CT Online’s Nonprofit News column is written especially for counselors to help demystify many of the areas associated with successful nonprofit programming.
The lifeblood of many clinical nonprofits is their ability to attract and maintain a certain level of clinical volunteers. Although some programs rely on clinical volunteers more than others, all programs can benefit from this very talented group.
Clinical volunteers can come in many forms, the largest being clinical interns. Other sources include retired clinicians, clinicians who are seeking to gain more experience and collect hours toward licensure, and those who have a paying job but feel unable to meet all of their professional goals and desires through their place of employment.
But how does a program attract talented individuals without the ability to pay? To gain some insight, I spoke with many clinical volunteers from several programs and culled from personal experience here at Community Counseling Centers of Central CT Inc. and Pillwillop Therapeutic Farm. (Note: Special thanks to all who sent me their thoughts or sat down to be interviewed for this article.)
The key to recruiting clinical volunteers can be to offer an experience that is unique and creative. Think about what sets your program apart from all the others. What is the hook that brings in not only clients but also clinical professionals? What does your program possess that no other or few other programs can claim? Is the atmosphere atypical in a good way? Do you have a reputation for nurturing clinicians? Perhaps you offer training that isn’t available elsewhere in the area?
Most programs that successfully recruit clinical volunteers (or volunteers in general) have an atmosphere that calls to people, whether because of the type of clientele the program sees, the treatment setting, the popularity of the program or some other tangible offering. There needs to some sort of payoff for your clinical volunteers, especially considering that they will need to maintain their own professional liability insurance. So be sure to find a way to make things beneficial for all involved.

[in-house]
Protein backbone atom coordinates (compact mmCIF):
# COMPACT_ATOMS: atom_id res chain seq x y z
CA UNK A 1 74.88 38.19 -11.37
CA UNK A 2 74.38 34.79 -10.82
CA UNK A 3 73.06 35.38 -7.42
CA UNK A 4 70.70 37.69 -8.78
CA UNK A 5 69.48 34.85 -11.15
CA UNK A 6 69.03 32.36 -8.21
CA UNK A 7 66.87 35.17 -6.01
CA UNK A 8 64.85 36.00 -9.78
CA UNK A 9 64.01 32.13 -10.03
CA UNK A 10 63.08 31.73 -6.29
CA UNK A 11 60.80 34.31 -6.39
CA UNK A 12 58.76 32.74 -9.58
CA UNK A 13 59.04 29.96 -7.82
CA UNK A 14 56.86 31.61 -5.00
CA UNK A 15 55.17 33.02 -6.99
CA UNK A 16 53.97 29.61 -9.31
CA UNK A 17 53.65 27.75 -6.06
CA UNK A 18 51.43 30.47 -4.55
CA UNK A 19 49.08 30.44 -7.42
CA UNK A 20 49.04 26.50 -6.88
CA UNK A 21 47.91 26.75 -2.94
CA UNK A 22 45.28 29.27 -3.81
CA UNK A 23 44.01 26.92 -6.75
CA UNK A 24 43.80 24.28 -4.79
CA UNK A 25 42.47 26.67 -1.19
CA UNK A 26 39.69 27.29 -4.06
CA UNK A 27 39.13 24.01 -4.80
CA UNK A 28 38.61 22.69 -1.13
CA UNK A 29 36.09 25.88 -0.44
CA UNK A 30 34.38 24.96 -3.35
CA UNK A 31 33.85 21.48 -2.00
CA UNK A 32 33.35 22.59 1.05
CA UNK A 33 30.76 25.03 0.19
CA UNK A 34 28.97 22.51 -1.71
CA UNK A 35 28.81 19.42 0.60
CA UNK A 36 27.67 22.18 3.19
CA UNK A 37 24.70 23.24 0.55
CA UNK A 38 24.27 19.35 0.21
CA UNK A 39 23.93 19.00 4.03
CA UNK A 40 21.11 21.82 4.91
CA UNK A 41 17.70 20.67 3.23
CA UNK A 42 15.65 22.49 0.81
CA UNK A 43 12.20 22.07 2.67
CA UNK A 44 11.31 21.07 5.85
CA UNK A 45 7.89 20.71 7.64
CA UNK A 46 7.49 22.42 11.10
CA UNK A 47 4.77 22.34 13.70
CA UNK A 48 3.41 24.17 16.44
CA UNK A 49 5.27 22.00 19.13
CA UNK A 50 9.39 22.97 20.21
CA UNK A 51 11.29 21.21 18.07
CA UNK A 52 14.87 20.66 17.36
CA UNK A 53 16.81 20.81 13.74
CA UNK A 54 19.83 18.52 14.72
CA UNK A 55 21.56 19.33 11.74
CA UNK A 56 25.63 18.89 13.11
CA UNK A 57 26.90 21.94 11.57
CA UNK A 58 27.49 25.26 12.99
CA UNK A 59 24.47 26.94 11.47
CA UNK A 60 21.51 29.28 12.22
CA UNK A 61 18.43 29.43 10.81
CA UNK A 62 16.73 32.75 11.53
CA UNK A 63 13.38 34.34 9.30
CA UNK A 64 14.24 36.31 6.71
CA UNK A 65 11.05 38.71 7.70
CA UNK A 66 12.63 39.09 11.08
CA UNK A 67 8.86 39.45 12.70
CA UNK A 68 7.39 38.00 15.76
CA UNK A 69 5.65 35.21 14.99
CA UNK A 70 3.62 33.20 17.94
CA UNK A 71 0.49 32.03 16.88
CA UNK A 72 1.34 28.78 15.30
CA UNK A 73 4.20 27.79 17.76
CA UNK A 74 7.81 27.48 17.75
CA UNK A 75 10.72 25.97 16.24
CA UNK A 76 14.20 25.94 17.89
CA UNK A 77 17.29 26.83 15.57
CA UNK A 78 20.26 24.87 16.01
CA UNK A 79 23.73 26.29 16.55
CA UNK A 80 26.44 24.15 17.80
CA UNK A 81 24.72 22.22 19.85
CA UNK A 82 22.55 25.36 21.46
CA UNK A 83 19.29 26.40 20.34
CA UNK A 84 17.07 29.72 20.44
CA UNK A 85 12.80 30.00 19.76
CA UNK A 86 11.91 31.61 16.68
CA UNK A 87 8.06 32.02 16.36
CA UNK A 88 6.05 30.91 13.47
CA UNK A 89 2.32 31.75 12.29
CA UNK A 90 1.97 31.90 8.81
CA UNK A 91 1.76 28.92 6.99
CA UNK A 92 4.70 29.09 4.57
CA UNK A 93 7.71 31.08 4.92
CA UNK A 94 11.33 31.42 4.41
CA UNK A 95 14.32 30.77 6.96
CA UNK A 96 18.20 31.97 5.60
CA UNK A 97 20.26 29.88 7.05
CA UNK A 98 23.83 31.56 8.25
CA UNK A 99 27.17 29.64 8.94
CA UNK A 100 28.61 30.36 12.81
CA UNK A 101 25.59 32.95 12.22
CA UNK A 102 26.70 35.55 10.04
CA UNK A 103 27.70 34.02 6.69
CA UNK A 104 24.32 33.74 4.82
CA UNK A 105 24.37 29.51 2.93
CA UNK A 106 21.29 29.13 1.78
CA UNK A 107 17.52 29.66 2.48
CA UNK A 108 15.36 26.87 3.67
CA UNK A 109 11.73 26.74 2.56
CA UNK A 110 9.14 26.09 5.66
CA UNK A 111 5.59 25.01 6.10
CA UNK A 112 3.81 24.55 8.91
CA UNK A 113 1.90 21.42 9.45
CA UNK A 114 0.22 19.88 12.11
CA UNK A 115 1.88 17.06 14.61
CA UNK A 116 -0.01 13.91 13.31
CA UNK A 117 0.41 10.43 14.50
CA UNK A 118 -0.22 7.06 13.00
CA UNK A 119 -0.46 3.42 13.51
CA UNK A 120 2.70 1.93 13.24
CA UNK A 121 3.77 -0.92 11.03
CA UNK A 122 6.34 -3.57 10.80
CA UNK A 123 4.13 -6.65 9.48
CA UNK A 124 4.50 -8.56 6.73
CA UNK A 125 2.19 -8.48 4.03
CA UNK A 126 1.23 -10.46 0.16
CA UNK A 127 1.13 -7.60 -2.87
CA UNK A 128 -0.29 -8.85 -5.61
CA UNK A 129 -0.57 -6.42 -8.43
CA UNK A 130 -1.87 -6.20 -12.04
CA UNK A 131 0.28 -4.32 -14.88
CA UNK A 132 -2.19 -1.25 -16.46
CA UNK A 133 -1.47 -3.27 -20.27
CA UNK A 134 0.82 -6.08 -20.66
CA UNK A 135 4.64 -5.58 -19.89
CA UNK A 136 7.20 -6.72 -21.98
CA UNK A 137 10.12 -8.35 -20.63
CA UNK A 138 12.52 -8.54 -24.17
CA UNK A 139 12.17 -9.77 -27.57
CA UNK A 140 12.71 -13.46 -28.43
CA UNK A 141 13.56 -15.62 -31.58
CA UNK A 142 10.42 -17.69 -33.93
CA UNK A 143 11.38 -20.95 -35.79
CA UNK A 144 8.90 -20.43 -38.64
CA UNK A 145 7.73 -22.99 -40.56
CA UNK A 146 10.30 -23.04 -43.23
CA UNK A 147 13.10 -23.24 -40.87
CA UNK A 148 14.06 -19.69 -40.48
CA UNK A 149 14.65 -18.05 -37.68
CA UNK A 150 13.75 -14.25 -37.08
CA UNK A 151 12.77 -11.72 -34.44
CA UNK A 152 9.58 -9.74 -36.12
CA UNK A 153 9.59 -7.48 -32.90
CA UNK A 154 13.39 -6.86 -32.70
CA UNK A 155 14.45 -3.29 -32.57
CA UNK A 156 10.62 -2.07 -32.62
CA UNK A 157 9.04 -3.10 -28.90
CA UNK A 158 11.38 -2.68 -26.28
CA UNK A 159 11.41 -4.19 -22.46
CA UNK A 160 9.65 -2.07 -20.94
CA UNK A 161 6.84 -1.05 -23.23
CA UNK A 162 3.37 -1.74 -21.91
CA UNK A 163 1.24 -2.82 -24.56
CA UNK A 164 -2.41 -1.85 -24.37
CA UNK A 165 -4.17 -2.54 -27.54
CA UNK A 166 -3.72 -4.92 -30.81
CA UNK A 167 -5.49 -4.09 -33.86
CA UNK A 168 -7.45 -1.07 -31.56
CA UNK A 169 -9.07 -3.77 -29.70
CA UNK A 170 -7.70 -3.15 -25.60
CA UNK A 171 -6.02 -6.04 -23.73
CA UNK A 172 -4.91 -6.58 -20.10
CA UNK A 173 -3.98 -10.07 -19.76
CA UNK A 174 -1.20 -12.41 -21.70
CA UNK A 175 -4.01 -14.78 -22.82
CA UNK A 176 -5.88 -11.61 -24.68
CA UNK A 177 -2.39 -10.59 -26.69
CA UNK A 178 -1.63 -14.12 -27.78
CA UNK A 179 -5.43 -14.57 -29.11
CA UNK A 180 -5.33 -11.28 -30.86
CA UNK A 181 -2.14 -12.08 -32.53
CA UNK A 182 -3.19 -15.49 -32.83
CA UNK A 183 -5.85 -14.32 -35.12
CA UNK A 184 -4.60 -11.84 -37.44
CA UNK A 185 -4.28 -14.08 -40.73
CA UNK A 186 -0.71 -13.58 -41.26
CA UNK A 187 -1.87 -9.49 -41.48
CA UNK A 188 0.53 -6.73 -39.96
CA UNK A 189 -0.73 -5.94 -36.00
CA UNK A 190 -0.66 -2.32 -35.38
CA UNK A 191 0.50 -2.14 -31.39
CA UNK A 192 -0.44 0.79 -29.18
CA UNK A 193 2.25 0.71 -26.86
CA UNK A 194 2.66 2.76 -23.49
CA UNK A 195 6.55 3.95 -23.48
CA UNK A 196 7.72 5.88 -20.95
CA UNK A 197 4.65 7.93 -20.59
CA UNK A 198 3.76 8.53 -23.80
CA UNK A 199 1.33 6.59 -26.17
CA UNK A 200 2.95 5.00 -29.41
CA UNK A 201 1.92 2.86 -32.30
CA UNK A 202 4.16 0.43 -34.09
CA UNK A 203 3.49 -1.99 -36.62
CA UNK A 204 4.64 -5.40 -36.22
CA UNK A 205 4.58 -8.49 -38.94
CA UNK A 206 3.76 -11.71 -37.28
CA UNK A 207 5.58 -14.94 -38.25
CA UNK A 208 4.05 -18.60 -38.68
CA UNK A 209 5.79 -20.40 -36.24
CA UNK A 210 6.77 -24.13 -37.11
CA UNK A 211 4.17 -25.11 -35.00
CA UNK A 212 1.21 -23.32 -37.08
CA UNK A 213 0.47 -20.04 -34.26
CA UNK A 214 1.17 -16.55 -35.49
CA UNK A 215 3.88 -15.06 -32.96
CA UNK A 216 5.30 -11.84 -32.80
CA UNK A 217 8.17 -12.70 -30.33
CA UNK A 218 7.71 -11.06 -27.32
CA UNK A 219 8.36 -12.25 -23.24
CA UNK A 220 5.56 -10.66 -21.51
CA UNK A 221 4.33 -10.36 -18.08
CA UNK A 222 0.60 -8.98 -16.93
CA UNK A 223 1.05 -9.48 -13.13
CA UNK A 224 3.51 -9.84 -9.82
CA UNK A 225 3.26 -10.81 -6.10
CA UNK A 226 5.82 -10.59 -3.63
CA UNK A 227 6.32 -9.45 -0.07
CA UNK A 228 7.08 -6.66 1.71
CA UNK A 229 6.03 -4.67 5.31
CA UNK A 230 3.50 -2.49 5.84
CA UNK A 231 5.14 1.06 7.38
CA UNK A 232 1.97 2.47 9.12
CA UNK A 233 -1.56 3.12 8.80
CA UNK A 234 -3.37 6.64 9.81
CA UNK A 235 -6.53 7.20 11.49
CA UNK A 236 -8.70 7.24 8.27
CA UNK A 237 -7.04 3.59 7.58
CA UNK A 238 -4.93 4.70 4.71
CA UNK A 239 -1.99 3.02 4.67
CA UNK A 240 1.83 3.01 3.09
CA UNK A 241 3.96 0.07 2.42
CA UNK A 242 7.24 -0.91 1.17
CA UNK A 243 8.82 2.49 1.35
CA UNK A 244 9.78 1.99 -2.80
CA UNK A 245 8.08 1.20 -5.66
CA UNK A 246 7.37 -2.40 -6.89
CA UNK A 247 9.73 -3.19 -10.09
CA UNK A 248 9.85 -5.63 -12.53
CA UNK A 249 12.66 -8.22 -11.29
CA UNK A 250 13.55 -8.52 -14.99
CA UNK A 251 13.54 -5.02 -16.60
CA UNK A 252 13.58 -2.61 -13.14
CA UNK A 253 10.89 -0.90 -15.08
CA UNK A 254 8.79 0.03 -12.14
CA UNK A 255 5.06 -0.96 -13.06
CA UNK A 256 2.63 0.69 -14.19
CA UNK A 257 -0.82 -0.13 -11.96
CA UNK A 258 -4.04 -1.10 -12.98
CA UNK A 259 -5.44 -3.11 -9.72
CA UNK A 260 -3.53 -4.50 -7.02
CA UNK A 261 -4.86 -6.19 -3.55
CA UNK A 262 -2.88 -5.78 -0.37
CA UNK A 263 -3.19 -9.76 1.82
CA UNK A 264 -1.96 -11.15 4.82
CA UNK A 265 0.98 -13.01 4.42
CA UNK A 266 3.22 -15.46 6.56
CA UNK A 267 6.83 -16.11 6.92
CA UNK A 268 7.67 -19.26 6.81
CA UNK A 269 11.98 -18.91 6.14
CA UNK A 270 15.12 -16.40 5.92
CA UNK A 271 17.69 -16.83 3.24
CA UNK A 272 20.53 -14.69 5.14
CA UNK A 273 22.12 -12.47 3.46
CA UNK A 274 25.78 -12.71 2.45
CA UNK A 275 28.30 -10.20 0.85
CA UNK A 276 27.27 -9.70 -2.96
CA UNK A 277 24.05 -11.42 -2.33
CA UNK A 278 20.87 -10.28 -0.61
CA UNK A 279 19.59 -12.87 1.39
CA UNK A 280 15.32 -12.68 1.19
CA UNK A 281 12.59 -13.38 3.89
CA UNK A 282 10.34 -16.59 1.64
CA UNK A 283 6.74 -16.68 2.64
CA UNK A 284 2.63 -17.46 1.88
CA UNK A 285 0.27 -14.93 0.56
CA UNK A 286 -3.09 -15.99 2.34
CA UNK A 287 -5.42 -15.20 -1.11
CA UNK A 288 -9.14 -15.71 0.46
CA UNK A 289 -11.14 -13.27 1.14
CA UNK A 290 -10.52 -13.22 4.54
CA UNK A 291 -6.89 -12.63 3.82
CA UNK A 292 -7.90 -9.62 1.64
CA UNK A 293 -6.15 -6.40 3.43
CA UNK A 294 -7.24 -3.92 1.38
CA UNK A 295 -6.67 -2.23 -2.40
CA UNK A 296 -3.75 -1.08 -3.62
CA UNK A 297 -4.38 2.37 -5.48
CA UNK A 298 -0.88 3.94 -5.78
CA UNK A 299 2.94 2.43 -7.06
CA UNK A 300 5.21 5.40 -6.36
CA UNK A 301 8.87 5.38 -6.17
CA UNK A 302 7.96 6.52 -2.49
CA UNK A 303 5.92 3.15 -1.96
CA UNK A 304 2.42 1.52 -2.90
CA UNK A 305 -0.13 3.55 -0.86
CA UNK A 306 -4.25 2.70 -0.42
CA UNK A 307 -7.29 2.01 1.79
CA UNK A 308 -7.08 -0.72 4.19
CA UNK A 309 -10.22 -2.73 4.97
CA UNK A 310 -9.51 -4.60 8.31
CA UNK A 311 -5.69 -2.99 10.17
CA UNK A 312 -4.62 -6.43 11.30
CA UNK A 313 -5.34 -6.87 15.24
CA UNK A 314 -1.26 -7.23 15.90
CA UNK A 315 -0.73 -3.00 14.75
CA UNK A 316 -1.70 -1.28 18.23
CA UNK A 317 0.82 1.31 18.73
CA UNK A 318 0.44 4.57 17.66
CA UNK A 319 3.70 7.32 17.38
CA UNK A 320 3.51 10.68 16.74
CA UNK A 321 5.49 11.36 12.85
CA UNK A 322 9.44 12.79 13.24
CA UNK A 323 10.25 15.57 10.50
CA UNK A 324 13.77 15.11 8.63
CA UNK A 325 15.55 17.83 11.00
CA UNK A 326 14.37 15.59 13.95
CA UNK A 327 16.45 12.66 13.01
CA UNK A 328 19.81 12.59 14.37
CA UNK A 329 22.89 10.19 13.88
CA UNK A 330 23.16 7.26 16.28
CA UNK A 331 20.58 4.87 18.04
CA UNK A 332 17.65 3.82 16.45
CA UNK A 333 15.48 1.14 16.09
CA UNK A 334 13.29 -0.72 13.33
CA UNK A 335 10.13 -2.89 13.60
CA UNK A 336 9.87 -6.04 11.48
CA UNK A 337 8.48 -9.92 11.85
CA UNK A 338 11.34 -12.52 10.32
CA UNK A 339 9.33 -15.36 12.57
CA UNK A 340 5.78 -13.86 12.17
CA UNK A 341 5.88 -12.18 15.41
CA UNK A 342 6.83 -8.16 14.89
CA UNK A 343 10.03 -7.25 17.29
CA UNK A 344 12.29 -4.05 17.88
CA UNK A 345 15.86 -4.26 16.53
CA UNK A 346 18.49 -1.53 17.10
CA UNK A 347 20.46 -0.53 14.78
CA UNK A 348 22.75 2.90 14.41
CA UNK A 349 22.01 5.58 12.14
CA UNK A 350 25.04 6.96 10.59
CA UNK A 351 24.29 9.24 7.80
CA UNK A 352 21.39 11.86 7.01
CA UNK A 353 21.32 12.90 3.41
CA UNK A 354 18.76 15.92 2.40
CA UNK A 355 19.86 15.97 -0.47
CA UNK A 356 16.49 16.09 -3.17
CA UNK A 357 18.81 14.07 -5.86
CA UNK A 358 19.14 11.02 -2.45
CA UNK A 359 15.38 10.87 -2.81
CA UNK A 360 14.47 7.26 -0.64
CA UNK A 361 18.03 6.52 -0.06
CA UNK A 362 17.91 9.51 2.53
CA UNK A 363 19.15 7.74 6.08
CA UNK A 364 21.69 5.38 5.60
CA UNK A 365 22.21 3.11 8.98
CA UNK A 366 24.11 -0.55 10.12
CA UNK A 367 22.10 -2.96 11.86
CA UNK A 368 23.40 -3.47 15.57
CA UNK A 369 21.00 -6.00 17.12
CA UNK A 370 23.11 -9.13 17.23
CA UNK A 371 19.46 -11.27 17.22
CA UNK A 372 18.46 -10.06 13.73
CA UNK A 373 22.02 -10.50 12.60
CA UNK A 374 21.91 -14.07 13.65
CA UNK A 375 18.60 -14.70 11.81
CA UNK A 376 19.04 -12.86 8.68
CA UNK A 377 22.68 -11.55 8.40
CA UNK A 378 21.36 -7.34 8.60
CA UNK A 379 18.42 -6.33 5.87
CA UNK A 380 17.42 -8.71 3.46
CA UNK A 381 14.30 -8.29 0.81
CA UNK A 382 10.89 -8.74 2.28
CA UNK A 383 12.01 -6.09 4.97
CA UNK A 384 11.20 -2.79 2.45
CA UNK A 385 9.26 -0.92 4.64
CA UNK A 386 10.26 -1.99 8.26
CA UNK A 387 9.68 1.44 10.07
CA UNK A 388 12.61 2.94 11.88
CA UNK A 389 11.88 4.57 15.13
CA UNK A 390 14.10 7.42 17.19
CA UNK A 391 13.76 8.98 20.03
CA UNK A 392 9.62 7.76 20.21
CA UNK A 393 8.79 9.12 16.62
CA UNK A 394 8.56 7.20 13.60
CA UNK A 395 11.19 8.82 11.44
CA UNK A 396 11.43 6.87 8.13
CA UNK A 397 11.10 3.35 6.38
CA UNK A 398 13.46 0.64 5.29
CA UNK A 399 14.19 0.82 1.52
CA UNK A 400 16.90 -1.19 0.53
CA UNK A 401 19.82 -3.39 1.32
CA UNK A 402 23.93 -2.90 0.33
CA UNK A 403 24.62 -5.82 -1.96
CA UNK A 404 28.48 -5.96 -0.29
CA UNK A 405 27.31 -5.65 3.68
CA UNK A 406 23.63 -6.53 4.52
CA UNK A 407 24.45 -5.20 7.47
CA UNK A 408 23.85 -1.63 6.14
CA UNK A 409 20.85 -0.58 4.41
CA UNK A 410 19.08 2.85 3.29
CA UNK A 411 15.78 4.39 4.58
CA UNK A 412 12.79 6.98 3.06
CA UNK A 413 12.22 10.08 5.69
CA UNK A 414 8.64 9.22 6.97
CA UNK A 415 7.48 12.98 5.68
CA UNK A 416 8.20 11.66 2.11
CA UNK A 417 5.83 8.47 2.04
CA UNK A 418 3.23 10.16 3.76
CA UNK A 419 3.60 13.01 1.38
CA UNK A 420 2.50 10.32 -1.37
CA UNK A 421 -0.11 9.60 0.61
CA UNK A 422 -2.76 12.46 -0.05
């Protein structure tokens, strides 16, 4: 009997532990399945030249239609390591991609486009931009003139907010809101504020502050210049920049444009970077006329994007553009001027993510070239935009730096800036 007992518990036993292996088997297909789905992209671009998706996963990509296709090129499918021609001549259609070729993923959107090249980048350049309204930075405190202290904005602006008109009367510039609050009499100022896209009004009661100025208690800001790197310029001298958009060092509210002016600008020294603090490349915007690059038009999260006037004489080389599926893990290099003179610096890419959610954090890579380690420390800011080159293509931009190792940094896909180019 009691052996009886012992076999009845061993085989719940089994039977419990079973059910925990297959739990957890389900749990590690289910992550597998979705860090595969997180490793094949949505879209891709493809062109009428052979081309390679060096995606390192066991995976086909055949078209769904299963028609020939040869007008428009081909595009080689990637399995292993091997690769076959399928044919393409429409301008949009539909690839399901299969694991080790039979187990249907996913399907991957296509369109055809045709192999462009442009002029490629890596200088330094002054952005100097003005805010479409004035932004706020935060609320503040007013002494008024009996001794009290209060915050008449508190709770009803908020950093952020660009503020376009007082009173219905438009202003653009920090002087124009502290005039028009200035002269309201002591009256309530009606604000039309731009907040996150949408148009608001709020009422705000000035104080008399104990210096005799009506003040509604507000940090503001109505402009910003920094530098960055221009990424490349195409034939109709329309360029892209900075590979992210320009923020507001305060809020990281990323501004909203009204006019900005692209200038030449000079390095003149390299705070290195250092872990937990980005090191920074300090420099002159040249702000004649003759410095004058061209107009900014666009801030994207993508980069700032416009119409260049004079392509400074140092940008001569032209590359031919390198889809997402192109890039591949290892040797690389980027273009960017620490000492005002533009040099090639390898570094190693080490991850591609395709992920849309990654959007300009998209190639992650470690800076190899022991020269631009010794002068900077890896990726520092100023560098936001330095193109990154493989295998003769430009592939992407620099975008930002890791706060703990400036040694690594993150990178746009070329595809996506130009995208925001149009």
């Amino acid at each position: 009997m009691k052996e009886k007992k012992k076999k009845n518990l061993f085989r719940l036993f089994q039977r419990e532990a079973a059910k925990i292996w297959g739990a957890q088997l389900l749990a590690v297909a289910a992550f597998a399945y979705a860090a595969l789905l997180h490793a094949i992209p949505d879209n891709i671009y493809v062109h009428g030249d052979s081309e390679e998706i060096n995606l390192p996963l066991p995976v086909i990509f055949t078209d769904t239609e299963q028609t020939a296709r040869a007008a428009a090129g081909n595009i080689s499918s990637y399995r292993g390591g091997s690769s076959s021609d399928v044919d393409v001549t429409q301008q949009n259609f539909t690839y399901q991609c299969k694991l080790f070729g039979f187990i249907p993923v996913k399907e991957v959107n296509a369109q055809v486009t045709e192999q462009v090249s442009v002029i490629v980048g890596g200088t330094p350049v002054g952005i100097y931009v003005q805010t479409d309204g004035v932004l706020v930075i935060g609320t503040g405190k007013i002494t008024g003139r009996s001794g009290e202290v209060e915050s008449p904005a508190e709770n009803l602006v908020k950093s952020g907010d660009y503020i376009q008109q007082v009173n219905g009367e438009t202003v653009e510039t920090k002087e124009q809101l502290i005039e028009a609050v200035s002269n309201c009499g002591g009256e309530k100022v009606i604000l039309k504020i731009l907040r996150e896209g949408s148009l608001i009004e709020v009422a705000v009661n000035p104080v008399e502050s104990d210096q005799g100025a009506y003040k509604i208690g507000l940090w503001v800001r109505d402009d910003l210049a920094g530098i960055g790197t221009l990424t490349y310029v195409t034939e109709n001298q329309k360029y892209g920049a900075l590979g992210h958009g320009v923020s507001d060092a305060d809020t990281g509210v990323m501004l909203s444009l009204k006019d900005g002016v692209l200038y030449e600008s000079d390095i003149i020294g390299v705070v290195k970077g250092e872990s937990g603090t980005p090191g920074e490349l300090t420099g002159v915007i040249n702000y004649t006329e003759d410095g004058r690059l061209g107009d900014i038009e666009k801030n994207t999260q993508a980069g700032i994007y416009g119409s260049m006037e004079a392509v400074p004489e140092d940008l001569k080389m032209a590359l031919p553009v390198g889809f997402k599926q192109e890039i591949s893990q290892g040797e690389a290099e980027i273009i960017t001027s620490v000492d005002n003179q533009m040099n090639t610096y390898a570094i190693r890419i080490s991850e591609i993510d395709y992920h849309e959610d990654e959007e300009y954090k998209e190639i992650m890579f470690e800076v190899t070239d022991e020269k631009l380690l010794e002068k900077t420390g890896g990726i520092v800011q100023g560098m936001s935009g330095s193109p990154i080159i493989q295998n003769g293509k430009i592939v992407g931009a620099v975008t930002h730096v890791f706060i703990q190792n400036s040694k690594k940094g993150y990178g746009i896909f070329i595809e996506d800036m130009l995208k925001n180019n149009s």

When interviewing clinical volunteers, I heard the following themes:
- “The program really cares about the community. It’s not about money; it’s about the people they serve.”
- “They allow me to be myself. No pretense, just me.”
- “They encourage me to be a better clinician, get more training and try new techniques that I’ve read about but never tried before. They seem to have a supervisor that knows everything about the field, so I am able to go outside of my comfort zone knowing that if I should ever start to go too far, [he or she] will be there to put on the brakes and teach me where the line is.”
- “Nurture. That’s why I come back. They nurture not only our clients but our staff as well.”
- “I’ve always wanted to try program development but was not sure how to start. I interviewed as a potential volunteer, and he asked me what my passion was. I told him development but also said that I had never done it. … Soon I was helping to develop a new program and found I loved it.”
- “My day job uses canned, cookie-cutter-type approaches to everything, and then I heard about this program that customizes every treatment plan to fit every client. This was such a great concept to me that I had to get involved.”